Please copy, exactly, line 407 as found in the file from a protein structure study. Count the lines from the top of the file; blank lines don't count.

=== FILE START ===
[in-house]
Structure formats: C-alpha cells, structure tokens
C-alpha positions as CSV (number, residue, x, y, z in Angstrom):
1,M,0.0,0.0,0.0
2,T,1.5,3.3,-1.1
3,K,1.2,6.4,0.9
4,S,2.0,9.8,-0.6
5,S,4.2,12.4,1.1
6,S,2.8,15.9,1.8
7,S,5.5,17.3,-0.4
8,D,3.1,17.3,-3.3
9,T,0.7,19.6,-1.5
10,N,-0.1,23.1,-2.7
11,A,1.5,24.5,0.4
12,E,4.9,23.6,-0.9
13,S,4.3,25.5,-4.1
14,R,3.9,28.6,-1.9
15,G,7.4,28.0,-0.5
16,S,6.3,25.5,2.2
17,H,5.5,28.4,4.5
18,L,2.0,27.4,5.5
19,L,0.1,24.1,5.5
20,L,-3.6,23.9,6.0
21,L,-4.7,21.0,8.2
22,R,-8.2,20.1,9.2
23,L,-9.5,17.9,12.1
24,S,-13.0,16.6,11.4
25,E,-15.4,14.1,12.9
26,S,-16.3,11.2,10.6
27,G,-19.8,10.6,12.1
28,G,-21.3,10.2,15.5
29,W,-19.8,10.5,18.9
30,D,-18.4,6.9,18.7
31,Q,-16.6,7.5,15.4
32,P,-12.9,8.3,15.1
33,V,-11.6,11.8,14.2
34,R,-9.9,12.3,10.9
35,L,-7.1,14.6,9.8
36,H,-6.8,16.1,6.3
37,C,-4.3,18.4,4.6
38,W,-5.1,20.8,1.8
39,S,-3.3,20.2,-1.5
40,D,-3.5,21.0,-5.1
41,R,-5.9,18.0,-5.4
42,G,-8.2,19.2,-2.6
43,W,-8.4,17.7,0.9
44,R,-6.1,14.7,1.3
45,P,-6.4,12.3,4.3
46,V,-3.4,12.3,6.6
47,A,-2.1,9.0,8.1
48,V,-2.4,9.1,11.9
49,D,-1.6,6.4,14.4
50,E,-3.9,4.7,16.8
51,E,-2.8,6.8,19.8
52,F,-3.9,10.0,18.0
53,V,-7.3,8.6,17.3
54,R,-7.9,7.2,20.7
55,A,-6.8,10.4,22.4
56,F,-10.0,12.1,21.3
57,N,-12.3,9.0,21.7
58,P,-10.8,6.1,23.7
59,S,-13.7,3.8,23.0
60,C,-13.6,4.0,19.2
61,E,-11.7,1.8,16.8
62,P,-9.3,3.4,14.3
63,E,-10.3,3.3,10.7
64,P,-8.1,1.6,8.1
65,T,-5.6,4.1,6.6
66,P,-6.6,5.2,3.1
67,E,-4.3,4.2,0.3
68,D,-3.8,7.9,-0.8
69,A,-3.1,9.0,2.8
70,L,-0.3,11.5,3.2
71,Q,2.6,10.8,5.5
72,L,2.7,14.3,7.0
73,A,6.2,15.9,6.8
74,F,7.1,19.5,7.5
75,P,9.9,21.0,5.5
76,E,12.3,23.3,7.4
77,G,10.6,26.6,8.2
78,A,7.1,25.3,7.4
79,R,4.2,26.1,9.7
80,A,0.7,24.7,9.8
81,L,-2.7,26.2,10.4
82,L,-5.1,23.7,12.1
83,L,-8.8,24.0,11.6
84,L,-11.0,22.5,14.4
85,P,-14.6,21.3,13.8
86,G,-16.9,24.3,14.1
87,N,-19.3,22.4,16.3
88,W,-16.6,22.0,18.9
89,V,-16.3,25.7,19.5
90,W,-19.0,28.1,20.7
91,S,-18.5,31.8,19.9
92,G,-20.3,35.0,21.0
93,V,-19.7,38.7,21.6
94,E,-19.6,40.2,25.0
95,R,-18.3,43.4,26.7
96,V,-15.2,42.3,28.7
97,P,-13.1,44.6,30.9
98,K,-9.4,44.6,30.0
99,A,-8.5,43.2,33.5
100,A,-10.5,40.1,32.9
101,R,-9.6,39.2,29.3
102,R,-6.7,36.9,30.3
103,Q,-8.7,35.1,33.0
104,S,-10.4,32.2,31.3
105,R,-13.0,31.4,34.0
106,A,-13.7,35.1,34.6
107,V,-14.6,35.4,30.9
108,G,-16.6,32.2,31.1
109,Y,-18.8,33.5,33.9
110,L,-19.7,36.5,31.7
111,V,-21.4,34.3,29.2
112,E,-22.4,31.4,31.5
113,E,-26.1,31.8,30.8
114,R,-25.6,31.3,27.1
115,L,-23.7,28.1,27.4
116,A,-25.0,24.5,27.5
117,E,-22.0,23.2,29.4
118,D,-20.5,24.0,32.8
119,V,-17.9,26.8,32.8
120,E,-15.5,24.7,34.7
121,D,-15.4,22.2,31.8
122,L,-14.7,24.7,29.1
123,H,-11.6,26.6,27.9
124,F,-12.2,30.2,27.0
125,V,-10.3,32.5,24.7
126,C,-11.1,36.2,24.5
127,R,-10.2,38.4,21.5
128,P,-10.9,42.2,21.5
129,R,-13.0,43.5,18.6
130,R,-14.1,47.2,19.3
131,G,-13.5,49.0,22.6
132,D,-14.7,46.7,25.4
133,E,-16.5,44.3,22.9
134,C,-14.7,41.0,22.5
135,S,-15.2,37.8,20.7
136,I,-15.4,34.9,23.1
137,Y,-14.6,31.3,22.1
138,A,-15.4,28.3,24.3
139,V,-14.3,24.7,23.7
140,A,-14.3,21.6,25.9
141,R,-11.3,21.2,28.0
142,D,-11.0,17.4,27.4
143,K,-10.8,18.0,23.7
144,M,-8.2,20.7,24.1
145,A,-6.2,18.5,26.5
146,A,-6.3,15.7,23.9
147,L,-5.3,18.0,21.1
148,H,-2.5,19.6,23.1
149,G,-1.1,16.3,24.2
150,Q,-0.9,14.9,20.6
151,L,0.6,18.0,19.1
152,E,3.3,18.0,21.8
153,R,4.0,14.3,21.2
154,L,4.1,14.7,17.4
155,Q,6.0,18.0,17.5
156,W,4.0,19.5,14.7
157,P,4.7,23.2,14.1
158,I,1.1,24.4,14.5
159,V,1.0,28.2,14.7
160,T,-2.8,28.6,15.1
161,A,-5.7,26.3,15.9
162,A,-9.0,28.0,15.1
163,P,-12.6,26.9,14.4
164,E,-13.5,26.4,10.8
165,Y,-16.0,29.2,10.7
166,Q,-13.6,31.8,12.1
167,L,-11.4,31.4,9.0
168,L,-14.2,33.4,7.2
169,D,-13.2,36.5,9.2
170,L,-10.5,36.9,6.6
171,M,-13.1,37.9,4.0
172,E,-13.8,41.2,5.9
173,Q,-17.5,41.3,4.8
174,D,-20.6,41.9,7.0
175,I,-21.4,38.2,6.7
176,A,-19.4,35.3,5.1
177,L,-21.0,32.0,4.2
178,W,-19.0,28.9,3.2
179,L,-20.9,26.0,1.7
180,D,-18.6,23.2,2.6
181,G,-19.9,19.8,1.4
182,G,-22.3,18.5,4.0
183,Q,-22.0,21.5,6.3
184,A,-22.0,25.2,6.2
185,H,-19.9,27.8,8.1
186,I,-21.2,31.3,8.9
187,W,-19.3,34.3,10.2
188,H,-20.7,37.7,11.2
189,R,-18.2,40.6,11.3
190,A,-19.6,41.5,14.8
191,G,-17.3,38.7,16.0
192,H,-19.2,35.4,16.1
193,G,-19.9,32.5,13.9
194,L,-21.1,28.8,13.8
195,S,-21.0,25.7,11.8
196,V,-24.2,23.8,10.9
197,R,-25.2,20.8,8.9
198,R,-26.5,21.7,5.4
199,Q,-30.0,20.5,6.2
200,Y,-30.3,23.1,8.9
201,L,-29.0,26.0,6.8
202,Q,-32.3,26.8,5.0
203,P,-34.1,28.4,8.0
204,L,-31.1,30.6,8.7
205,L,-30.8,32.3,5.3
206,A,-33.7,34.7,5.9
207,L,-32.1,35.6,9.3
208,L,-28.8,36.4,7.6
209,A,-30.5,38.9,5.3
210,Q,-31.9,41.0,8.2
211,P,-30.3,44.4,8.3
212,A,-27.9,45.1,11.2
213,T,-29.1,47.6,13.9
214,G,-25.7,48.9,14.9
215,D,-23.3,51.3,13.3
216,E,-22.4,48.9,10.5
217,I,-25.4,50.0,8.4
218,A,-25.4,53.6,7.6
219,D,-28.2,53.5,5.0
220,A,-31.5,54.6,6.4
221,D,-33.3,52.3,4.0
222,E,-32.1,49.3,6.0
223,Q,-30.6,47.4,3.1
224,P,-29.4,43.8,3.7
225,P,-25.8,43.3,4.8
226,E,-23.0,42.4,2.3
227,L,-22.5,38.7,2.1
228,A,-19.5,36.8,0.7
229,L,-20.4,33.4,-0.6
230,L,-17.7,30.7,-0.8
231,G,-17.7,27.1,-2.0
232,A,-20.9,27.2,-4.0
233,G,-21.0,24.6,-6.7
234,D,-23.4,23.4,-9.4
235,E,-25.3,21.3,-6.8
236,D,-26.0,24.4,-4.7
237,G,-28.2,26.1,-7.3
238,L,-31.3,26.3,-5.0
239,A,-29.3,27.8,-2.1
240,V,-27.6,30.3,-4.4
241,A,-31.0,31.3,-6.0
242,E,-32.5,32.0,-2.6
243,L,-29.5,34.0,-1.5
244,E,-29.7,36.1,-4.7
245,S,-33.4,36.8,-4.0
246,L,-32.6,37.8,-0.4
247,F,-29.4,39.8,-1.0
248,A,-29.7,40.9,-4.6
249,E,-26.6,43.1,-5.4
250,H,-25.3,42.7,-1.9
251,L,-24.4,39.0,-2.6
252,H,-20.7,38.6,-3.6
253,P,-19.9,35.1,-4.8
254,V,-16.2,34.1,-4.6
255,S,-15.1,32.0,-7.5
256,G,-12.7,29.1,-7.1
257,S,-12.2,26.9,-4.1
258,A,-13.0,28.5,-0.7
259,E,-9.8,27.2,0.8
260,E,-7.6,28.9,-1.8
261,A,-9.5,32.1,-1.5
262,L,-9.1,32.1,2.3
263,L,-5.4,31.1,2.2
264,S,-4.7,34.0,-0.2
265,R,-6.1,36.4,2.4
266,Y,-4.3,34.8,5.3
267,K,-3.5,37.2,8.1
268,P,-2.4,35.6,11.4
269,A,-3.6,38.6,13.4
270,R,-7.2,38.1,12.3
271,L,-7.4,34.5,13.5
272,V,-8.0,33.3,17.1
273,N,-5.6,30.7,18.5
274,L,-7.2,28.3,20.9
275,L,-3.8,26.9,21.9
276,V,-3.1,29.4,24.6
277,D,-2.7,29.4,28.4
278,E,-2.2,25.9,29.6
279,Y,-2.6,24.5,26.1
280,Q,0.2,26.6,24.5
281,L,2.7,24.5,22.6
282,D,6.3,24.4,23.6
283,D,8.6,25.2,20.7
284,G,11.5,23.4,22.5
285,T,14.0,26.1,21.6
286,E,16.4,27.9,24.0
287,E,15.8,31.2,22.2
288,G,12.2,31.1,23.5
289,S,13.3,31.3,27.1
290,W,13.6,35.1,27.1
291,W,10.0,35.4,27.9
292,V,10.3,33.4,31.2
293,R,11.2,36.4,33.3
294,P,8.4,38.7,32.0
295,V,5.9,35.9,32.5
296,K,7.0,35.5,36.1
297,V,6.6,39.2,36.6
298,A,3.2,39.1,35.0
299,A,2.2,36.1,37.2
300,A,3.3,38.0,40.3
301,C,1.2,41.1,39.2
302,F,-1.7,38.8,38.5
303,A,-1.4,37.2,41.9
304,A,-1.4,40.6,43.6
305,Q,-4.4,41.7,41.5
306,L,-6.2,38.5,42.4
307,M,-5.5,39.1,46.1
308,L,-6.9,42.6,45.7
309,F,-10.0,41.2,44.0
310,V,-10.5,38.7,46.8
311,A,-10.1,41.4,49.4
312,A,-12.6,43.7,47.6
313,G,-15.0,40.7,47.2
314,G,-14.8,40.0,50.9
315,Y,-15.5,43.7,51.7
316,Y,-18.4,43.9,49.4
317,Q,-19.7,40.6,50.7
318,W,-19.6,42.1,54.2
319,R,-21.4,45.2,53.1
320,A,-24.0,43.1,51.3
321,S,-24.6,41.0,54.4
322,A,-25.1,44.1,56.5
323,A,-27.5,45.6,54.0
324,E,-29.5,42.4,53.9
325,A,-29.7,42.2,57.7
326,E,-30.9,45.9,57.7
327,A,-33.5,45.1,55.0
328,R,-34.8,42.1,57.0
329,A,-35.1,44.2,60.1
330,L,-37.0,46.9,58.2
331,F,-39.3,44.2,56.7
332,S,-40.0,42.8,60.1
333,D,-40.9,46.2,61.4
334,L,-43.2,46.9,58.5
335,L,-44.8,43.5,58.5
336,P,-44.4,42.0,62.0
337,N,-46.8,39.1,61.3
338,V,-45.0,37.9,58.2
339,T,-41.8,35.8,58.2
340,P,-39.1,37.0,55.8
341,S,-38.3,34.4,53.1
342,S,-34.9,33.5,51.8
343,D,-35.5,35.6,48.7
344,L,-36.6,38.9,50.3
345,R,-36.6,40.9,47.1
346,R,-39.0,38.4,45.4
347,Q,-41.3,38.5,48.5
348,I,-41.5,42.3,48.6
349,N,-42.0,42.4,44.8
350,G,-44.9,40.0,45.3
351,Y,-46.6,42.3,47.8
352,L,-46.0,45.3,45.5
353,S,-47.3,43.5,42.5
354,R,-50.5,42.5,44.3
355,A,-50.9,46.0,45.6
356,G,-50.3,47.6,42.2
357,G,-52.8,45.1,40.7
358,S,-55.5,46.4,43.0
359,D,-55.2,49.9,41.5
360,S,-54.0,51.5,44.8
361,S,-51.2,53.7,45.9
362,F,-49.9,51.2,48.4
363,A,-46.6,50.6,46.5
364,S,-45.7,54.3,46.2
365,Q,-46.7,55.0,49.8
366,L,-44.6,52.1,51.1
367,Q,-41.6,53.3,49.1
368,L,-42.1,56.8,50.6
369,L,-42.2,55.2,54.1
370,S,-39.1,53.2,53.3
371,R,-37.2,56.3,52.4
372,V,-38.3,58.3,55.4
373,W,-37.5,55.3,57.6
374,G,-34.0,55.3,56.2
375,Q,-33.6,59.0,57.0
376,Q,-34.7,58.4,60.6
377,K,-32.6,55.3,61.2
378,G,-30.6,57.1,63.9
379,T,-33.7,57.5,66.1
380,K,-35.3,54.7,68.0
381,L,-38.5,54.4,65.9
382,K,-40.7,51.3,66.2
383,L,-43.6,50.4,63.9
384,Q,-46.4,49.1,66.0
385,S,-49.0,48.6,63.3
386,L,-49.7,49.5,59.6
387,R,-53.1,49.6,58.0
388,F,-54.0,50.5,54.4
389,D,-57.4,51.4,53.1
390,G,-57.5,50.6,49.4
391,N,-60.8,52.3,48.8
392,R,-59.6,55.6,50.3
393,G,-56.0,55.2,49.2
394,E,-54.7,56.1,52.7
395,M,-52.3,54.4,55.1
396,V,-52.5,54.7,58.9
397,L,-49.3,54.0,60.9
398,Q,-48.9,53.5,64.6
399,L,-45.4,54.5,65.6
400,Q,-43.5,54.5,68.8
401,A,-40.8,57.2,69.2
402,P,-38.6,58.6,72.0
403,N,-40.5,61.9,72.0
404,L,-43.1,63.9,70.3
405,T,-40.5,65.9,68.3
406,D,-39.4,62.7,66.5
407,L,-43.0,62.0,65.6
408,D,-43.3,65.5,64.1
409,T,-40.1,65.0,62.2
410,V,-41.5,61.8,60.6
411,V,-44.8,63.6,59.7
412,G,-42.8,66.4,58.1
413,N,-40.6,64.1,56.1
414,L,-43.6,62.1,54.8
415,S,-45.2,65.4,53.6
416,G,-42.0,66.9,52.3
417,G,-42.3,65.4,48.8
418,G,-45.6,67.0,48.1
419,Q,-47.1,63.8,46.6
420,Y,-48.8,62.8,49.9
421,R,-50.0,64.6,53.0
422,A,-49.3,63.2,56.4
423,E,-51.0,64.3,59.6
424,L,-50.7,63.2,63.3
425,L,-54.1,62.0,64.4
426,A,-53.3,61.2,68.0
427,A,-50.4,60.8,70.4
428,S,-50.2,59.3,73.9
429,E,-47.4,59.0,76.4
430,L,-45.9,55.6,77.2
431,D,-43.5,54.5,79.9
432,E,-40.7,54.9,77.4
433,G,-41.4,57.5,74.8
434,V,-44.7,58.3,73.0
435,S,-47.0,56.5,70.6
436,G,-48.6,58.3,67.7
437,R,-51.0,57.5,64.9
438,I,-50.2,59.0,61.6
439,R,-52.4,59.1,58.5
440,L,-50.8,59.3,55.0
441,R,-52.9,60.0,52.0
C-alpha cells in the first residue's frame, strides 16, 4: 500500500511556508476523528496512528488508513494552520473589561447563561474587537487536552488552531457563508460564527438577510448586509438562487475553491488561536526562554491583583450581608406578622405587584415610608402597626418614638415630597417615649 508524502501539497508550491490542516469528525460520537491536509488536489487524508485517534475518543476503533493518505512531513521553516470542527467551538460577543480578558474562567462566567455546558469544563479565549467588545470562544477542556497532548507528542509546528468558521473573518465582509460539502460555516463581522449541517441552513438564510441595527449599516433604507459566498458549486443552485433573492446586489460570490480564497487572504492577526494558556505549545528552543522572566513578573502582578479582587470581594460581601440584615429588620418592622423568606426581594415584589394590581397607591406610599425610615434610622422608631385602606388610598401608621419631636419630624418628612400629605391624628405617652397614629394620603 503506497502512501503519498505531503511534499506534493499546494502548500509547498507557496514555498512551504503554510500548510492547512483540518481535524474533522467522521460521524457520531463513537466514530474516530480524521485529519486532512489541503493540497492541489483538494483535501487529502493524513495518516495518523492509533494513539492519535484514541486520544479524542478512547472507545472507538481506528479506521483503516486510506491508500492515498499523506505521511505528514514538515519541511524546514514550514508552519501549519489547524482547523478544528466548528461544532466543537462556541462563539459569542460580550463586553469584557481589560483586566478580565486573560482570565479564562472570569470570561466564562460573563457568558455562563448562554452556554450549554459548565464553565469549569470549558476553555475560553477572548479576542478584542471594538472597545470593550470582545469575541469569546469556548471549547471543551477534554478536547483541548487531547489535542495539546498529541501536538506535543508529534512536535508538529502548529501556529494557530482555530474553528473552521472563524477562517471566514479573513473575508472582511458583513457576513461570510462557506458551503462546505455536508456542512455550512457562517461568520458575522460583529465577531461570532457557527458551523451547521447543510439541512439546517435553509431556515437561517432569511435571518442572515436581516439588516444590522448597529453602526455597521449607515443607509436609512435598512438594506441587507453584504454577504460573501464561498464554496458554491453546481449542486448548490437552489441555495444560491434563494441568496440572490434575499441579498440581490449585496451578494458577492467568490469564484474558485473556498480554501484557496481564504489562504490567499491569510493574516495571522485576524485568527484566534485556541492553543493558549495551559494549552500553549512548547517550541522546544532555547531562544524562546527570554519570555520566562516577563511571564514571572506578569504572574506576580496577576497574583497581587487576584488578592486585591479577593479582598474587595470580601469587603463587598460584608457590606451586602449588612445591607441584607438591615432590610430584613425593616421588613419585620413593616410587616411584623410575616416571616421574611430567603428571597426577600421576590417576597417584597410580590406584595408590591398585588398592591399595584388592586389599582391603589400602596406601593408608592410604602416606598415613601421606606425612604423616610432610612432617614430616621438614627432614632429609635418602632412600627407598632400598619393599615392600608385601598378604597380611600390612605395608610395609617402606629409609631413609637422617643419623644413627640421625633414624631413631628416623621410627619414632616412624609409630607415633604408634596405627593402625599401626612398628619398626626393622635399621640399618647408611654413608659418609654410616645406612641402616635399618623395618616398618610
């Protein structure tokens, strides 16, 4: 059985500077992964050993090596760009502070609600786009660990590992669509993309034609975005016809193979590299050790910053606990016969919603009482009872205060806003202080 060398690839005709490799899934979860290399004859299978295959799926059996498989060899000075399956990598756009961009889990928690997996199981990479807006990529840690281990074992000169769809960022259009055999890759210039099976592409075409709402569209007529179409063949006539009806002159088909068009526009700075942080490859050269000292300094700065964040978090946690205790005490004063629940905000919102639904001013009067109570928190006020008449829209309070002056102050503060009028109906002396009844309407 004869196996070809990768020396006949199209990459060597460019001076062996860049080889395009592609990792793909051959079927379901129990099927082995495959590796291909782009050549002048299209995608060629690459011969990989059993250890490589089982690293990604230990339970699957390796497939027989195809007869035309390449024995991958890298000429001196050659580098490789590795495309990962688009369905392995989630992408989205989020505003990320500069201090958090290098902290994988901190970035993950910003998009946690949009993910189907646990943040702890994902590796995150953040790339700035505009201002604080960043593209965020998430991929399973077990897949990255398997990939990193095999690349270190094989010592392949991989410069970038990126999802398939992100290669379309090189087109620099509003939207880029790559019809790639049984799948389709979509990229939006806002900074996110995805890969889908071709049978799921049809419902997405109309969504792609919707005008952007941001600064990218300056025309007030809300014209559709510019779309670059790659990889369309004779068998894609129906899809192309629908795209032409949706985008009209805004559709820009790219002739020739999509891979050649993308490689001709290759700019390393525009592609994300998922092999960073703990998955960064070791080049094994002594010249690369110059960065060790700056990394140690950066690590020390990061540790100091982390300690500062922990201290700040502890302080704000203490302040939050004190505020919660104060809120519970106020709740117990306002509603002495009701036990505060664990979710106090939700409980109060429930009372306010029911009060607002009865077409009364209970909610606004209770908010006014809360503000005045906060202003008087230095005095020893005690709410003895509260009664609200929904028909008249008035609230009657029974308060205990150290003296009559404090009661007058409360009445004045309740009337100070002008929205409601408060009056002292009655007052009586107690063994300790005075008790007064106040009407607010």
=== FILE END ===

404,L,-43.1,63.9,70.3